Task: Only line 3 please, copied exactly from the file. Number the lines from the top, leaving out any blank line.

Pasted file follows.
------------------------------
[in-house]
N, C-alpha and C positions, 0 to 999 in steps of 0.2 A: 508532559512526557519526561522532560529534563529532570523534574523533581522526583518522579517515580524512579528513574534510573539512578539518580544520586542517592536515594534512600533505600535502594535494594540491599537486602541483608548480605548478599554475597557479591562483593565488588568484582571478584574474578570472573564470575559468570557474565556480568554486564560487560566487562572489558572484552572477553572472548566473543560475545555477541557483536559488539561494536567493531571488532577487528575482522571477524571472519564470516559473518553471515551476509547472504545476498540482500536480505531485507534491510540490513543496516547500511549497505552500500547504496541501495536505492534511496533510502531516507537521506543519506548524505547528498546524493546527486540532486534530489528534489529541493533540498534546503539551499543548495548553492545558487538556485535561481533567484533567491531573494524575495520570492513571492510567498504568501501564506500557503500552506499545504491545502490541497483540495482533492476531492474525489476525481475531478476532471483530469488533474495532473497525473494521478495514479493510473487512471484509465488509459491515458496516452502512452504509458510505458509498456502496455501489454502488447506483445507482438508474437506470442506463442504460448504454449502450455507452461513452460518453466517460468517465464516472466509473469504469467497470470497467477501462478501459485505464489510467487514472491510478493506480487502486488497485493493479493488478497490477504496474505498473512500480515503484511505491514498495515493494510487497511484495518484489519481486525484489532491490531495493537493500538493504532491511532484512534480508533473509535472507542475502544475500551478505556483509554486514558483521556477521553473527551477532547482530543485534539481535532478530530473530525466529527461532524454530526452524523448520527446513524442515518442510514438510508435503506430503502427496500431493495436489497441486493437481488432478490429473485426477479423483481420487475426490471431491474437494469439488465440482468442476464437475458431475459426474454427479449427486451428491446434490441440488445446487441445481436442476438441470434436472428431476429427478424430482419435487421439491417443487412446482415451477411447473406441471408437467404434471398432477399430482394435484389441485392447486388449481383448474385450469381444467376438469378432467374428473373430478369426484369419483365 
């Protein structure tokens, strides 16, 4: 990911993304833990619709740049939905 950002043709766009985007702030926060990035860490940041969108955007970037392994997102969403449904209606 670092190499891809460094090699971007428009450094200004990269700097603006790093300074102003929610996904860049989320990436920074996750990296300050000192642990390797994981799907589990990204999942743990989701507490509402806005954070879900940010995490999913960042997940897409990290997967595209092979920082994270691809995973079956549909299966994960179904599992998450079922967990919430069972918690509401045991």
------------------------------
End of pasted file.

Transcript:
């Protein structure tokens, strides 16, 4: 990911993304833990619709740049939905 950002043709766009985007702030926060990035860490940041969108955007970037392994997102969403449904209606 670092190499891809460094090699971007428009450094200004990269700097603006790093300074102003929610996904860049989320990436920074996750990296300050000192642990390797994981799907589990990204999942743990989701507490509402806005954070879900940010995490999913960042997940897409990290997967595209092979920082994270691809995973079956549909299966994960179904599992998450079922967990919430069972918690509401045991």